where D Embodiments of the present invention advantageously incorporate the concept of mean reversion in PE ratios in order to arrive at an adjusted terminal PE ratio, and thus an estimate for P Embodiments of the present invention also solve for k
This approach can be used to calculate a risk-adjusted excess return by subtracting an explicit required return (k It will be appreciated, of course, that embodiments of the present invention are not limited to a holding period of five years. Equations 3, 3a, and Preferably “n” would be chosen in correspondence with the period required for PE mean reversion in a particular industry of interest. Embodiments of the present invention provide a flexible framework in which to value a stock. Different macro-economic outlooks may be advantageously accommodated by exploring the interplay between earnings, the expected growth rate of those earnings, the risk-adjusted discount rate and estimates of the adjusted terminal market P/E. For example, the flexibility to overlay individual judgment regarding such issues as translating accounting earnings into economic earnings, incorporating recent developments, factoring in qualitative information, etc., leads each analyst to an informed conclusion. Moreover, given the possibility for imprecision in these judgments, the ability to investigate various scenarios advantageously provides insight into the relationships between assumed values, such as, for example, the sensitivity of the calculated intrinsic value to the various estimates, etc. Table A summarizes various exemplary data used to compare the intrinsic value of a stock, determined by an embodiment of the present invention, to other methods.
Where, in the adjusted PE Ratio, the adjusted terminal market PE assumption is 12. Table B presents an analysis obtained using the Gordon model and Equation 2a.
The assumption of constant growth results in a wide variance of estimated returns and alphas, with PFE easily the most attractive, given the calculated alphas (risk-adjusted excess return). Table C presents an analysis obtained using Equations 3a and 4 of the present invention.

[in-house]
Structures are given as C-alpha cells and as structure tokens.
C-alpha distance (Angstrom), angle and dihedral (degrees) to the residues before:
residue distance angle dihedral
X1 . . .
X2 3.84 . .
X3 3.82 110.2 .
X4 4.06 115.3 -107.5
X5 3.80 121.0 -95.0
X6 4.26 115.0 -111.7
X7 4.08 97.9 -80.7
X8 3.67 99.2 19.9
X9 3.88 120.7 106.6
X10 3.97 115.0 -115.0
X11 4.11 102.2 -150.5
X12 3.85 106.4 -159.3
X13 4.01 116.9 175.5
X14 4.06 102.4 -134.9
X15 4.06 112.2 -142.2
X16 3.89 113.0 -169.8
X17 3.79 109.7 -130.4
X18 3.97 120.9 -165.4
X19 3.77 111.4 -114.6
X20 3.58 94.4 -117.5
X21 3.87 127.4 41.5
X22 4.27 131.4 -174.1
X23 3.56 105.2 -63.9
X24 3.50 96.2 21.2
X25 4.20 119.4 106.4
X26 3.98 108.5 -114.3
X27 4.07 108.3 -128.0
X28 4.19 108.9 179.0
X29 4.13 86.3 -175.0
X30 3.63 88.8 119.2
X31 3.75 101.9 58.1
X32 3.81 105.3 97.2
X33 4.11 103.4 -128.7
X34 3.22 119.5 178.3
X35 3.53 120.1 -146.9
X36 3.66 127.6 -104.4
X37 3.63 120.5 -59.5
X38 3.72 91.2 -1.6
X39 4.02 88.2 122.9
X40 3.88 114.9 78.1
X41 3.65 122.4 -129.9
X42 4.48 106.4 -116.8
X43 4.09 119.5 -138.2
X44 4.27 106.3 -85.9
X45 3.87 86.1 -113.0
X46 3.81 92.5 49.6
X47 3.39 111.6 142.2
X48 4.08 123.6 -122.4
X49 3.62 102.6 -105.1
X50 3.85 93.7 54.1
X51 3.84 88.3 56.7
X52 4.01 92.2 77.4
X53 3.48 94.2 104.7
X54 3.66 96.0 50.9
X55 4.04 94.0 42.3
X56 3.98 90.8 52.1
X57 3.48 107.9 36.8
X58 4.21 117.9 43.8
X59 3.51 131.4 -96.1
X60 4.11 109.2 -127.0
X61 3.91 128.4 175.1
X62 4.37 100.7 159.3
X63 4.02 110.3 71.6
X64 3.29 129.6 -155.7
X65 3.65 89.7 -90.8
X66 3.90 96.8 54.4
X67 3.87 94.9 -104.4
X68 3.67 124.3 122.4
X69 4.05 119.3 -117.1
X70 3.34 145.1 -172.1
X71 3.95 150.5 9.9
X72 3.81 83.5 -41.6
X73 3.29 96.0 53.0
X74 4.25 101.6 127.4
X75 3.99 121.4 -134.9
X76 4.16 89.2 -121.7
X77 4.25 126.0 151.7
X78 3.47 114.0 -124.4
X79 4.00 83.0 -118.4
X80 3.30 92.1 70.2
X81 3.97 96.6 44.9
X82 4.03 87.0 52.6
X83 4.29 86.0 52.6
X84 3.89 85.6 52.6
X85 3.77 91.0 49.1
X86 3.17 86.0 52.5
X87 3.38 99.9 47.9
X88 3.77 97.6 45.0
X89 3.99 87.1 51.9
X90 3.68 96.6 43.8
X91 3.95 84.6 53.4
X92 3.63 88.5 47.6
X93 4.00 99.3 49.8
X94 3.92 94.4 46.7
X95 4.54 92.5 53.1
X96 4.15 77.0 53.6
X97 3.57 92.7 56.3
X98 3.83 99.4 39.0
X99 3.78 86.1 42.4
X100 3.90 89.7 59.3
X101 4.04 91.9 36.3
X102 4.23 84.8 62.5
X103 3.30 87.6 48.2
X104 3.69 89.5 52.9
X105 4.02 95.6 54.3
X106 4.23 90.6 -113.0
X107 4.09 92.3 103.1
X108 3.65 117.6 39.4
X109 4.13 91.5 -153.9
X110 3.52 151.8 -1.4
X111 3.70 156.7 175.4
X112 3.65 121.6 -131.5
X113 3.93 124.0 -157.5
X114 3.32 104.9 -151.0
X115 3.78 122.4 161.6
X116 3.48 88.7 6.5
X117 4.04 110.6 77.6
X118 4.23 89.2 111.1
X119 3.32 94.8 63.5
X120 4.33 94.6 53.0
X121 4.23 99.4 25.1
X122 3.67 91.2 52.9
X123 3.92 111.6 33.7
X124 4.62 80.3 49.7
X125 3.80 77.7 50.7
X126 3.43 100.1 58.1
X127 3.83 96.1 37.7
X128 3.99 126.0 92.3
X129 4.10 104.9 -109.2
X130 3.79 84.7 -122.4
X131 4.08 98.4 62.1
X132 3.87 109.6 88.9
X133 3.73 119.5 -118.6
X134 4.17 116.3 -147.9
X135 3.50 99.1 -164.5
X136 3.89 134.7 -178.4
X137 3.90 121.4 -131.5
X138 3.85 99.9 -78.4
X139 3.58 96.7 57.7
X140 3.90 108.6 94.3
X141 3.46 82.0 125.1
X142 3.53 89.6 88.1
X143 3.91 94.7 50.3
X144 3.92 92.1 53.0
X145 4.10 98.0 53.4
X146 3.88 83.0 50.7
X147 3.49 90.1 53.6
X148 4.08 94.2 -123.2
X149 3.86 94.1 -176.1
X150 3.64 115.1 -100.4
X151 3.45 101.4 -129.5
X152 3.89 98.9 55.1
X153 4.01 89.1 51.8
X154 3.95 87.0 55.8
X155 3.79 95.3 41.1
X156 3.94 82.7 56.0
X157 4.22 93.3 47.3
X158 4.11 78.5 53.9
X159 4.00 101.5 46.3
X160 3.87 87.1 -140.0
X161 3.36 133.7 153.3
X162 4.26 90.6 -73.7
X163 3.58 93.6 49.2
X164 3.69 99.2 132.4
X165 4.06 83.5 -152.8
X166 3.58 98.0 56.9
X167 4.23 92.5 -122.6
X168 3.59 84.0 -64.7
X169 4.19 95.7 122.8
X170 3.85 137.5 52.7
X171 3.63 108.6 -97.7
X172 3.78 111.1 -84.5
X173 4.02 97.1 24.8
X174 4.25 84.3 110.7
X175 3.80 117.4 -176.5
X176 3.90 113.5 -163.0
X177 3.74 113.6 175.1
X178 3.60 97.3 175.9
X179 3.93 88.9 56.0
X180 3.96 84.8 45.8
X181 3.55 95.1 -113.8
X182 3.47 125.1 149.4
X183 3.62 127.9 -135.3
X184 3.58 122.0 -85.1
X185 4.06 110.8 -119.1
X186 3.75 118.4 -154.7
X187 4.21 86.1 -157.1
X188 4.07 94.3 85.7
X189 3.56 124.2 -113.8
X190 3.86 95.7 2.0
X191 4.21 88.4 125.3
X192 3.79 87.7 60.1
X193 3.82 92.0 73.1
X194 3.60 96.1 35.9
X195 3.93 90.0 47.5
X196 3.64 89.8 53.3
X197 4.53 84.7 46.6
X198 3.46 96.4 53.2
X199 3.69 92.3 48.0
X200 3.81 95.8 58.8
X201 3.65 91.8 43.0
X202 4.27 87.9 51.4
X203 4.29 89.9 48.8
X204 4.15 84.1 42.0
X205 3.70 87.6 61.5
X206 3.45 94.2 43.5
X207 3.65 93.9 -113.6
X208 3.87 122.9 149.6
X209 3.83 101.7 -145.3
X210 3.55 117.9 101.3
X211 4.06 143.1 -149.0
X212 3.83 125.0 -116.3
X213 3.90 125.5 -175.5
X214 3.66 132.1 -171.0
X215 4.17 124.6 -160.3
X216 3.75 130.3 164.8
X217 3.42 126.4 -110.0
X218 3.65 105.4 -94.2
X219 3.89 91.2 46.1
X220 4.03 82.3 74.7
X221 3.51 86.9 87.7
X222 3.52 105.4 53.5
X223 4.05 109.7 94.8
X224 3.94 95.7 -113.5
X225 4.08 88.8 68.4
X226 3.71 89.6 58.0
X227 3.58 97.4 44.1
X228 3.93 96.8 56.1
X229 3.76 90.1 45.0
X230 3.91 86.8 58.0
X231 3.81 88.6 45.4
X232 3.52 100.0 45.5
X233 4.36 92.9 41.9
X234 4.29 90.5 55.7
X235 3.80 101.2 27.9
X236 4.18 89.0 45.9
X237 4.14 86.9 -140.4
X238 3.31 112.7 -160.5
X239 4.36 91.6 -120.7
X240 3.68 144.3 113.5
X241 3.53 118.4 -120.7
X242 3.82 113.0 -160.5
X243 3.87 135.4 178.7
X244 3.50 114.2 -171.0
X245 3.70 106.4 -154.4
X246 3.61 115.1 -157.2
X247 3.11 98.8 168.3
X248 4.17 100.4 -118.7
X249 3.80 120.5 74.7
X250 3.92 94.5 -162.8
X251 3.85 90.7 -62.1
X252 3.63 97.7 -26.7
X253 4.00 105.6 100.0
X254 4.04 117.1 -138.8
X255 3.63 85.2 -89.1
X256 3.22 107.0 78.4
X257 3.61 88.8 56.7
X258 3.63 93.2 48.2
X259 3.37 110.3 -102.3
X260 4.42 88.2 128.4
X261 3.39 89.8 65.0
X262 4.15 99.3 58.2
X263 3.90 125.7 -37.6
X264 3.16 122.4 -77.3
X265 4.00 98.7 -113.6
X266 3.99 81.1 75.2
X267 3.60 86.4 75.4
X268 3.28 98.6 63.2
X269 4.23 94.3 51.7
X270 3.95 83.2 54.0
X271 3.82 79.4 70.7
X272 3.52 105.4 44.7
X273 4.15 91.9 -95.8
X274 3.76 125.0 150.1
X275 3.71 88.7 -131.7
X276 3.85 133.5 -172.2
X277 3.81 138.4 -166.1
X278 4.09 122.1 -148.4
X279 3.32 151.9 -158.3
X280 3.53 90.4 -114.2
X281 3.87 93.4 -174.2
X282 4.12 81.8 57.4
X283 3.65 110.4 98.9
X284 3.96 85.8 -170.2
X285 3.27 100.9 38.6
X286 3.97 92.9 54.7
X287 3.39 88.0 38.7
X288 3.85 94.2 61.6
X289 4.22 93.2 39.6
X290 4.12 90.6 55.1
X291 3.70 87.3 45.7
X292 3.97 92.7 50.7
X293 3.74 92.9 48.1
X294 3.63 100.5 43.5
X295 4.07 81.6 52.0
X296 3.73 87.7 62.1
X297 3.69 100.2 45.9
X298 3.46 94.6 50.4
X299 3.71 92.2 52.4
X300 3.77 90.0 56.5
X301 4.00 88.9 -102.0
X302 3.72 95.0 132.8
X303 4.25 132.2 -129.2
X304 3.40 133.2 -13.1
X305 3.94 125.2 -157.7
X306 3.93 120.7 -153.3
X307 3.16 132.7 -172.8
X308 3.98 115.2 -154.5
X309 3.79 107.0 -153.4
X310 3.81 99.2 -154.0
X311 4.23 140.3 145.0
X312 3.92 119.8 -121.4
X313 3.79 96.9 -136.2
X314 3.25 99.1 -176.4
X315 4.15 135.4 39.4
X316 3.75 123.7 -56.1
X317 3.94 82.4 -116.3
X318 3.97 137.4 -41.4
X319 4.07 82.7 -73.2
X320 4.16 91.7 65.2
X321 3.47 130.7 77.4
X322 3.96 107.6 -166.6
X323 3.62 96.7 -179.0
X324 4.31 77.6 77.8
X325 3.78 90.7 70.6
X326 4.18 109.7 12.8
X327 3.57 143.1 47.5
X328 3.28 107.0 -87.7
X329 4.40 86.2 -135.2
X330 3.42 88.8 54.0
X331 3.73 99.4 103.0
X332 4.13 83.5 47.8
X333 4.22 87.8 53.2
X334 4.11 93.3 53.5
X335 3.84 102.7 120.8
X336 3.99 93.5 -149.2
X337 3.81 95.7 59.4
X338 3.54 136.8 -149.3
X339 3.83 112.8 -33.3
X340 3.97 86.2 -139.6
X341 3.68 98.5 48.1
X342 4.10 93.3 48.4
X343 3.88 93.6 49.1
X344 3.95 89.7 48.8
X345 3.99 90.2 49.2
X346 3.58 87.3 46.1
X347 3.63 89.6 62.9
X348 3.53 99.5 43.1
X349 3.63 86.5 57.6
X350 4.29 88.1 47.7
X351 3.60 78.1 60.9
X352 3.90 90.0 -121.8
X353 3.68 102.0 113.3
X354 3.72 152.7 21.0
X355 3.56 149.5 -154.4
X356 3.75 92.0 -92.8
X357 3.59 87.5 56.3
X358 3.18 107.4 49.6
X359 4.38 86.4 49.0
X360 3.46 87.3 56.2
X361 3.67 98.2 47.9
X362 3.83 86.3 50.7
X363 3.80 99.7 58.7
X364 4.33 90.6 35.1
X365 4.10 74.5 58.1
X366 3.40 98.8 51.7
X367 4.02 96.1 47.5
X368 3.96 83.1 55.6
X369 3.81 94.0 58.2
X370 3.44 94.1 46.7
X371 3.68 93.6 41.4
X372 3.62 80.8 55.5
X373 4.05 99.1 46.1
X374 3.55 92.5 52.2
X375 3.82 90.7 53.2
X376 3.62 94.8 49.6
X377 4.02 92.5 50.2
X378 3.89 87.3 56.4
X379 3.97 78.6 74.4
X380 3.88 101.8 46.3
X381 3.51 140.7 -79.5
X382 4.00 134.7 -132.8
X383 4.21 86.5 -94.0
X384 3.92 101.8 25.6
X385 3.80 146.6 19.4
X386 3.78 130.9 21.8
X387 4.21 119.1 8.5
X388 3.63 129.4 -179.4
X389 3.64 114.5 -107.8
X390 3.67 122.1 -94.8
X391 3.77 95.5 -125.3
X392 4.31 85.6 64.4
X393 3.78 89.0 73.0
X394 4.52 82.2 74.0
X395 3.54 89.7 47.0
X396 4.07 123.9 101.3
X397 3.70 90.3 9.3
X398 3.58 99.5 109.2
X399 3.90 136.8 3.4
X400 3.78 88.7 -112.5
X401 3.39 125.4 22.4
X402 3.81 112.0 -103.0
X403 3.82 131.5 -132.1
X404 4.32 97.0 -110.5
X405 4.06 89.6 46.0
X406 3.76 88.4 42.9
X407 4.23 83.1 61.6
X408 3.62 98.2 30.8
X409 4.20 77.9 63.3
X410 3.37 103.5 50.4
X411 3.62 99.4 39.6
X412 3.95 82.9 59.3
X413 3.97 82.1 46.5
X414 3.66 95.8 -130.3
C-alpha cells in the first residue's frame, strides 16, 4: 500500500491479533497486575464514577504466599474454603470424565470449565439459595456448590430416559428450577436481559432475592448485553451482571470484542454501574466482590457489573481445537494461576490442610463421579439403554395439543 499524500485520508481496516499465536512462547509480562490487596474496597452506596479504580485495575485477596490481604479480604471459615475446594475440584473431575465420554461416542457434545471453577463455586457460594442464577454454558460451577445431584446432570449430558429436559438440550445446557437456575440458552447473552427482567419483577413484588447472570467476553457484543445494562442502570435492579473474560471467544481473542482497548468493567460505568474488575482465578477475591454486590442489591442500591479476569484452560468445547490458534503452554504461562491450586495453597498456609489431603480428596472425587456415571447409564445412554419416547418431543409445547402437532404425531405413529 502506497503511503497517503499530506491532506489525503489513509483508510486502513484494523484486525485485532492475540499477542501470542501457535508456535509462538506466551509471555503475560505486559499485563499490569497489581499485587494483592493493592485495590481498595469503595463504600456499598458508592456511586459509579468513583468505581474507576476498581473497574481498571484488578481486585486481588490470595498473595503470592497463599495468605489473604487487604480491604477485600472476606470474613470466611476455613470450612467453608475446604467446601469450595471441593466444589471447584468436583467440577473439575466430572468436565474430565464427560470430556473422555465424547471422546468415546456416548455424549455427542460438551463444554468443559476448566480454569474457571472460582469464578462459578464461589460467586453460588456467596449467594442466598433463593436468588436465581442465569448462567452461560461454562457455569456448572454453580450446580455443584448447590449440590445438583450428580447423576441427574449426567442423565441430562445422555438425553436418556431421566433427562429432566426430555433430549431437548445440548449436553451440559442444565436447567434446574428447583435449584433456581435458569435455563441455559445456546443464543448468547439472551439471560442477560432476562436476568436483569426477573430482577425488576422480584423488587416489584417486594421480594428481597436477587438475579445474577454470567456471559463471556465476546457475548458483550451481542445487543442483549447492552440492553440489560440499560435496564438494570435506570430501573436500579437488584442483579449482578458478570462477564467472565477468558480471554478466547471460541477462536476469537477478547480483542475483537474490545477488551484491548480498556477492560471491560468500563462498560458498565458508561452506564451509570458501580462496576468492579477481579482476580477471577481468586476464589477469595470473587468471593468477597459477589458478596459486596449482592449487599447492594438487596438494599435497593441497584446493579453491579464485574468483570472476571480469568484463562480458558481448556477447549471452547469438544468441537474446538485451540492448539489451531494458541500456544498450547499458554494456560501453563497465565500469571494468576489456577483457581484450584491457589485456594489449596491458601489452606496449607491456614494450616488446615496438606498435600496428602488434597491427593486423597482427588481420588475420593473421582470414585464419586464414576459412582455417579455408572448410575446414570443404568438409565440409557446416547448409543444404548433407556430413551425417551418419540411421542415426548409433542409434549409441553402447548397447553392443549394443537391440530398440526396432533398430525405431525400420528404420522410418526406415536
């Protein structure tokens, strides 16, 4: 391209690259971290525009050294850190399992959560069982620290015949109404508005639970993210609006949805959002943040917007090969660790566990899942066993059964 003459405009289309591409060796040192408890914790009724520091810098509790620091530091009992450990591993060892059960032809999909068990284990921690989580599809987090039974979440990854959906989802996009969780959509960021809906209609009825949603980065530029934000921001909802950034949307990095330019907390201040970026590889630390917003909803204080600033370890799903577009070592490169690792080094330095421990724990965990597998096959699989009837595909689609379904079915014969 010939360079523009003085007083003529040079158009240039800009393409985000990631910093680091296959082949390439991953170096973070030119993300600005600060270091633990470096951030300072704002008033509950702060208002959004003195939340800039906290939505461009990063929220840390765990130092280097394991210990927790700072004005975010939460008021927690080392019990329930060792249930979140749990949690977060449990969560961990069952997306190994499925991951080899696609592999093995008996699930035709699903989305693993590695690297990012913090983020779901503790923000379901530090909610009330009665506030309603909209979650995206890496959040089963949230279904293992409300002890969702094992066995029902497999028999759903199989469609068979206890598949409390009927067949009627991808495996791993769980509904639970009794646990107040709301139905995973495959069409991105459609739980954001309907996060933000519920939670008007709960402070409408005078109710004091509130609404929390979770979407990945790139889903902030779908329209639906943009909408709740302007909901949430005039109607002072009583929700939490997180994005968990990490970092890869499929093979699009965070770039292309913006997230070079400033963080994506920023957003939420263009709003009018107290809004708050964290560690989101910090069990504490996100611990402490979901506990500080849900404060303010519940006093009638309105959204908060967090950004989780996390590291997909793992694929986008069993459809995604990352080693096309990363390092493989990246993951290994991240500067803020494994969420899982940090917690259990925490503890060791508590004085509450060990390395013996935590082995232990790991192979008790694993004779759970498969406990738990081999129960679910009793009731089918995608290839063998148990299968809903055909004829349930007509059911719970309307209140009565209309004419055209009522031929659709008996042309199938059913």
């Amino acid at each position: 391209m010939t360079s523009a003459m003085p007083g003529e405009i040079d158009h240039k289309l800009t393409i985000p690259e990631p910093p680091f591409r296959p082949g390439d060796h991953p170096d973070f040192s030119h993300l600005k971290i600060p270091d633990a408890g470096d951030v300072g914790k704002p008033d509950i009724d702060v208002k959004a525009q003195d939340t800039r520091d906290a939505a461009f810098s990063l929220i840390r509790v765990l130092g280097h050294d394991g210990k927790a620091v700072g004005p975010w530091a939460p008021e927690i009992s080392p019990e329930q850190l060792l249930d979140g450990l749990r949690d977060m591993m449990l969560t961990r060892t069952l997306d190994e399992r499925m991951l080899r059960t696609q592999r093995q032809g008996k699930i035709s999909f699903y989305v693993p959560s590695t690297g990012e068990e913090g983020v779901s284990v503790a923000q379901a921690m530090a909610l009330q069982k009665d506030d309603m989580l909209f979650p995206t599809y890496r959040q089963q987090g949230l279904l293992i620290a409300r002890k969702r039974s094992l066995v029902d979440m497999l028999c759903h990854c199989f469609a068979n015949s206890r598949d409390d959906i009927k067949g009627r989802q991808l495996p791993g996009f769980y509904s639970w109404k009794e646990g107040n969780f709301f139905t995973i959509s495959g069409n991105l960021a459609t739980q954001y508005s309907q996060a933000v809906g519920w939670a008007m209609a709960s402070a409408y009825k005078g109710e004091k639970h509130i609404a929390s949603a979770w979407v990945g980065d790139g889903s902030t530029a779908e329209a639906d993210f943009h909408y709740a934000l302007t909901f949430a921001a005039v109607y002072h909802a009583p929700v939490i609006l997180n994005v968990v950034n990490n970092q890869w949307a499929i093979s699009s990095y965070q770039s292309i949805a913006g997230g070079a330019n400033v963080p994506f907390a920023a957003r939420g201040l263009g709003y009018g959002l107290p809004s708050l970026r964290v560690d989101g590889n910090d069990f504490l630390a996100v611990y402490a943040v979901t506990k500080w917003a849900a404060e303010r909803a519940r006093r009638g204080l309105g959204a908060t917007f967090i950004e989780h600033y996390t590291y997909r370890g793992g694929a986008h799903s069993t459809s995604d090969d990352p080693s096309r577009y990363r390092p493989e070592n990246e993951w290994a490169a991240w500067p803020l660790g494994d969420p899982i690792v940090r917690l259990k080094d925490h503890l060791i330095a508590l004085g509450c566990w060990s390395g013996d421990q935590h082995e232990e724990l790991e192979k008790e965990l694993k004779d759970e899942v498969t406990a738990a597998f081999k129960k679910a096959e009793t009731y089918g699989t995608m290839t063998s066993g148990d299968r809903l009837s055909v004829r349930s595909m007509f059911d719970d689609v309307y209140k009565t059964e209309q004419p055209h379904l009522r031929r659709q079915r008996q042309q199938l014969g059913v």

These results suggest that PFE is the most attractive, and the lower estimated annual returns and alphas (compared to Gordon Model) are more reasonable given some level of market efficiency, with which most academics and practitioners would agree. Table D presents an analysis obtained using the PEG model.
This relative valuation tool suggests that PFE is most attractive stock, with BMY considerably more attractive than MRK. Table E presents an analysis obtained using Equations 3 and 4 of the present invention.
With the lower ratio of (Current Price/IV) preferable, PFE is considered more attractive, which is consistent with the alpha calculation. This example demonstrates how different growth rates and required returns yield a different magnitude of results for the PEG ratio and the method of the current invention. Analogously, the two methodologies would yield different results given companies with similar growth rates but dissimilar required returns. In one embodiment, valuation server
where n is a length of the predetermined holding period in years, k
where P
to obtain an intrinsic value for stock i. The method still further includes outputting ( While this invention has been described in conjunction with specific embodiments, it is to be understood that these embodiments are intended to be illustrative and not limiting. Various changes may be made without departing from the spirit and principles of the invention as set forth herein. Patent Citations